Somatic Mutations and Alzheimer's Disease

Jocelyn Downey, Jacqueline C.K. Lam, Victor O.K. Li*, Illana Gozes*

*Corresponding author for this work

Research output: Contribution to journalReview articlepeer-review


Alzheimer's disease (AD) represents a global health challenge, with an estimated 55 million people suffering from the non-curable disease across the world. While amyloid-β plaques and tau neurofibrillary tangles in the brain define AD proteinopathy, it has become evident that diverse coding and non-coding regions of the genome may significantly contribute to AD neurodegeneration. The diversity of factors associated with AD pathogenesis, coupled with age-associated damage, suggests that a series of triggering events may be required to initiate AD. Since somatic mutations accumulate with aging, and aging is a major risk factor for AD, there is a great potential for somatic mutational events to drive disease. Indeed, recent data from the Gozes team/laboratories as well as other leading laboratories correlated the accumulation of somatic brain mutations with the progression of tauopathy. In this review, we lay the current perspectives on the principal genetic factors associated with AD and the potential causes, highlighting the contribution of somatic mutations to the pathogenesis of late onset Alzheimer's disease. The roles that artificial intelligence and big data can play in accelerating the progress of causal somatic mutation markers/biomarkers identification, and the associated drug discovery/repurposing, have been highlighted for future AD and other neurodegenerations, with the aim to bring hope for the vulnerable aging population.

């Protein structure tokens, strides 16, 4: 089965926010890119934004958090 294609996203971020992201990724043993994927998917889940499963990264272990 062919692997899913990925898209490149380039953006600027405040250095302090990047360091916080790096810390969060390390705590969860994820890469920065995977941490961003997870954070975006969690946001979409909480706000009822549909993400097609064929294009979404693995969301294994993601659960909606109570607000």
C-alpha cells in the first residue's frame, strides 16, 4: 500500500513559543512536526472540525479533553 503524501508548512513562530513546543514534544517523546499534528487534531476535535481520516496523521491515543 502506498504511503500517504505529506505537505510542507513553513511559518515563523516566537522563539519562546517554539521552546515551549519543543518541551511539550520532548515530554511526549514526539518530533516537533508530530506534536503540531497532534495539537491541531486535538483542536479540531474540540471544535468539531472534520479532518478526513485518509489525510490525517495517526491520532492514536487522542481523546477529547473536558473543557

Original languageEnglish
Pages (from-to)475-493
Number of pages19
JournalJournal of Alzheimer's Disease
Issue number2
StatePublished - 2022


  • Alzheimer's disease
  • amyloid-β peptide
  • artificial intelligence
  • big data
  • late onset Alzheimer's disease
  • somatic mutations
  • tau


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